Sunday, June 26, 2016

Story First

This has been rolling around in my head for quite some time and it’s time to get it from there to this blog.  As I start, know that I’m not looking for validation on what I’m thinking and I’m certainly open to discussion (if not debate).  My intent here is to continue processing what I’ve learned as I continue my journey along this Crooked Path.

I took a challenge from my family to do something for Lent this year.  I reinstated my annual “listen through the Bible” and chose to only play that in the car during any drives during the Lenten cycle.   To date, I’m into Paul’s letters and should wrap up before very long.  What this venture has reminded me is that our Bible is Story first and foremost … and everything else after that.

I’ve heard people say it is history or a “manual for life” or a dozen other equally diverse things.  Some of them are rather absurd when you think about them.  And what they do is water down and take away from what I’ve come to believe very deeply is the point of what God has revealed and continues to give us.  It starts with a massive story arc that reaches from before time until after and focuses on the redemptive nature of God.

In thinking about the Bible as Story, I have to align everything I read with everything else contained in it.  As such, nothing will ever truly contradict or be out of synch with anything else.  It’s about context, pretext and subtext of the narrative and it all points back to the focal point of Redemption with heavy emphasis on Reconciliation.  One friend who had been to seminary described this position as meta-narrative theology and I’ve become very comfortable with that position.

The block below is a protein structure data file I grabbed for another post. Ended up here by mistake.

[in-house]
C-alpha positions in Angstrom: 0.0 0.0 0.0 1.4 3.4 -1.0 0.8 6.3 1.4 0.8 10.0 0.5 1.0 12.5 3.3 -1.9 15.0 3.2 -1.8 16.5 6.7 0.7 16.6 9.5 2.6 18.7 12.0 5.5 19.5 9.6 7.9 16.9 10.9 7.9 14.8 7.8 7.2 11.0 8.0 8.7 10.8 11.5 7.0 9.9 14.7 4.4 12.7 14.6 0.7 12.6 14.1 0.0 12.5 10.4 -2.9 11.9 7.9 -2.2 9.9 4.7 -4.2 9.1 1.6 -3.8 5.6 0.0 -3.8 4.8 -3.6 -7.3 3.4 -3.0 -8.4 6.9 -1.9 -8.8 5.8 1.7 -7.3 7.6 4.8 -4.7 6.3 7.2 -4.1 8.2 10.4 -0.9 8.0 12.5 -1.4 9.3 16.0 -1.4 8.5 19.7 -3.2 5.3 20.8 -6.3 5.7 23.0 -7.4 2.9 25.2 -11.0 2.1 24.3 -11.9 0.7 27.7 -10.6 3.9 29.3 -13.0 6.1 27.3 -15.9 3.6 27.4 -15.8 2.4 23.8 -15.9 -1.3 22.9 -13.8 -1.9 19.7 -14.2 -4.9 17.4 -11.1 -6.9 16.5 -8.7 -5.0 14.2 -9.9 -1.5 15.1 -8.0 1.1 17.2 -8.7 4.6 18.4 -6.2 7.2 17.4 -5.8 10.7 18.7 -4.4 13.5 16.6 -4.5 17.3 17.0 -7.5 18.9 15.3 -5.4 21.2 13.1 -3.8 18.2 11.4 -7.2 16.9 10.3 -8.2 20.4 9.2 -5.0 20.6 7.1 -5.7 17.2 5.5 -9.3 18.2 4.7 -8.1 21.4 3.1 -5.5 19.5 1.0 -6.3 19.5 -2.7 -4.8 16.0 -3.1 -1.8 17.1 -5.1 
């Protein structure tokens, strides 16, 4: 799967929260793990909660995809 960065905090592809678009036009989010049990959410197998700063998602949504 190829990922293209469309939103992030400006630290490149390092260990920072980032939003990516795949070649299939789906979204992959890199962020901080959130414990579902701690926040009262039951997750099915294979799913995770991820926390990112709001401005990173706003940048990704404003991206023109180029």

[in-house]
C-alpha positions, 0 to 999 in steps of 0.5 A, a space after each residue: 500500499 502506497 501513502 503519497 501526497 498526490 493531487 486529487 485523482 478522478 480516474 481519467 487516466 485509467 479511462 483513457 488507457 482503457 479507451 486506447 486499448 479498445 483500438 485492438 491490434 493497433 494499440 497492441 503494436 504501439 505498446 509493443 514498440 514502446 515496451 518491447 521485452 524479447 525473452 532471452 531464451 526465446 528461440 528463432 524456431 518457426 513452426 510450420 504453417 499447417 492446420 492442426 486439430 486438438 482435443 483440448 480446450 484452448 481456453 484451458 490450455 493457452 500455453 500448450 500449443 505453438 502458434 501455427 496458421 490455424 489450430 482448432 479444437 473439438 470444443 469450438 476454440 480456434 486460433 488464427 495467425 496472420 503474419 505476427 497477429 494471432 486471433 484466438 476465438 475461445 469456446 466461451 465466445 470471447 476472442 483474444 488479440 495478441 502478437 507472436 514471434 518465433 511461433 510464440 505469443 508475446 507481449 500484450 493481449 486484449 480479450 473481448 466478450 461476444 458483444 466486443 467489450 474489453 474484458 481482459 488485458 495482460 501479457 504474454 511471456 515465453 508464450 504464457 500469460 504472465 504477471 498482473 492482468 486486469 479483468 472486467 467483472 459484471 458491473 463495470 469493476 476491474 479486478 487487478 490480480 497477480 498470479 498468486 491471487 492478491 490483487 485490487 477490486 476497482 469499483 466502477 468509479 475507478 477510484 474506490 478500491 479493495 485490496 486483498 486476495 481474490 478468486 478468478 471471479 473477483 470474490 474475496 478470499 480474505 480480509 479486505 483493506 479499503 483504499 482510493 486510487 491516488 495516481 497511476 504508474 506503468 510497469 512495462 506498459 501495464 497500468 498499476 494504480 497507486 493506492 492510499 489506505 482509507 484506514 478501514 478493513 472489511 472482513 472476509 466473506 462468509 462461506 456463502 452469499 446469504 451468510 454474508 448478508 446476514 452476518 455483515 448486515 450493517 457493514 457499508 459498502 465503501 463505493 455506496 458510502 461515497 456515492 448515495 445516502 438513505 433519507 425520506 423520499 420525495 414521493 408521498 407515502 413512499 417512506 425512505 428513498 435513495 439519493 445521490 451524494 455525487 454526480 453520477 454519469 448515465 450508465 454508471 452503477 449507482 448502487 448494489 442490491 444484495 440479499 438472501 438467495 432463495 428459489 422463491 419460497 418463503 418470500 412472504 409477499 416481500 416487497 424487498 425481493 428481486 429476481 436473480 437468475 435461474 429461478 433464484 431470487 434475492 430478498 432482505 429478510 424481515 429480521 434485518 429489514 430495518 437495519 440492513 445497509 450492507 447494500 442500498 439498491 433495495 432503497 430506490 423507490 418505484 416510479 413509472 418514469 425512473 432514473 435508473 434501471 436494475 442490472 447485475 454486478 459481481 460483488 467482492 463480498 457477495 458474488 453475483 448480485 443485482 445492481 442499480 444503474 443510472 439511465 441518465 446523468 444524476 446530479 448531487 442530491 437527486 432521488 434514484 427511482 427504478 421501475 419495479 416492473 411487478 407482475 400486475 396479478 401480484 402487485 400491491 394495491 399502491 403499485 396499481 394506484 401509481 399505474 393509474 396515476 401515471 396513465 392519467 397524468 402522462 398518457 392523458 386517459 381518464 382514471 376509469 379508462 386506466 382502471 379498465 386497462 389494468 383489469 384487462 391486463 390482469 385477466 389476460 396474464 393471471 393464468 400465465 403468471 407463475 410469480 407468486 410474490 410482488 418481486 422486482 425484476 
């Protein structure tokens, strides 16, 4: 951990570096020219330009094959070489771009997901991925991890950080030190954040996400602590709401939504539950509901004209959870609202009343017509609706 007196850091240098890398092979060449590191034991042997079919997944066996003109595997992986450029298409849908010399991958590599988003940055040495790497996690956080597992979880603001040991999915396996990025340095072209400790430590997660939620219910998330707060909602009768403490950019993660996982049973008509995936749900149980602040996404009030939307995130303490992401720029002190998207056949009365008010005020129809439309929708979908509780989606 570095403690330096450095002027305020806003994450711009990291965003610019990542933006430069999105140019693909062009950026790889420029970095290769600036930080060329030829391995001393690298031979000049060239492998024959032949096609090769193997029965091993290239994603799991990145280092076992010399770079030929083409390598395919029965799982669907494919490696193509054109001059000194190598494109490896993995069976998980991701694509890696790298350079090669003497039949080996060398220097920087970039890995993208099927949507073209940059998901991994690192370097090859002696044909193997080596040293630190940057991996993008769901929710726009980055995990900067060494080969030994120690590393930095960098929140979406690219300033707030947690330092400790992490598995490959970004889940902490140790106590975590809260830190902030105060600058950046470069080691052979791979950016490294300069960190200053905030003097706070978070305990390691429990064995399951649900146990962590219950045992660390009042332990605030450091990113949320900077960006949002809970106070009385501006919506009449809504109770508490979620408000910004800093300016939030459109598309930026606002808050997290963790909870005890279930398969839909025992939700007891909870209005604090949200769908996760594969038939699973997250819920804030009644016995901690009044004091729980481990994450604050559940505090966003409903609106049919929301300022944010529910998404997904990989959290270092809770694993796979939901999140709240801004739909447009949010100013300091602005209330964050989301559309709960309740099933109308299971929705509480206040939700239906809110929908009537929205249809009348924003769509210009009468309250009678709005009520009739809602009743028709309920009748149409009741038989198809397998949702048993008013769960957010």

The literary flow of what we read supports the Bible as Story as well.  So much of it is presented as dialogue in so many ways.  The writing shows reflective thought gathered over time.  John wrote his pieces of the Story decades after they happened.  Luke was presenting first-person accounts gathered over years of journeying with Jesus and Paul.  Ruth and Esther read more like novels than anything else.  Paul’s writings were entire letters, usually emphasizing one or two themes.  And when I listen to (or read) large portions of the Story, I get better perspective on where things fit and how they align with that much bigger idea of Redemption.

Once you’ve framed it as Story, you can look at the two distinctive chapters we know as Covenants.  The first one is the Covenant God made as part of the Old Testament.  In short, it set God’s “gold standard” that he knew was impossible to keep.  It was, after a fashion, a classic literary setup.  It paved the way for the second one in which Jesus did what no other created human could accomplish with the first covenant.  He fulfilled it completely and, rather than nullifying it, gave his completion to us.  God’s standards hadn’t changed – rather God new viewed us as his own beloved children because of what our Divine Older Brother had done on our behalf.  That’s a pretty awesome plot twist if you ask me!  And it’s completely consistent with the Story and the very character of God.

So especially in a year where we’ve seen so much happen  in our country and around the world, I’d caution everyone not to pull out small passages (or worse single verses) of the Bible and try to interpret news headlines or apply them to events in some particular way that suits your own point of view.  We’ve been doing that for far too long (yes, I remember 1976) and I think it’s high time to step way back and embrace the Story again.  That’s what guides us on the Crooked Path.  Remember (and thanks to Matt Hammett of Flood Church for this thought), the Bible was written for us … not to us.

And if you really want just a simple verse that’s nearly impossible to take out of context, skip the single verses from Chronicles or Jeremiah or Revelation and consider the following timeless thoughts from God through one of his trusted spokesmen …

“But he’s already made it plain how to live, what to do, what God is looking for in men and women.  It’s quite simple: Do what is fair and just to your neighbor, be compassionate and loyal in your love, and don’t take yourself too seriously – take God seriously.”  (Micah 6:8, The Message)

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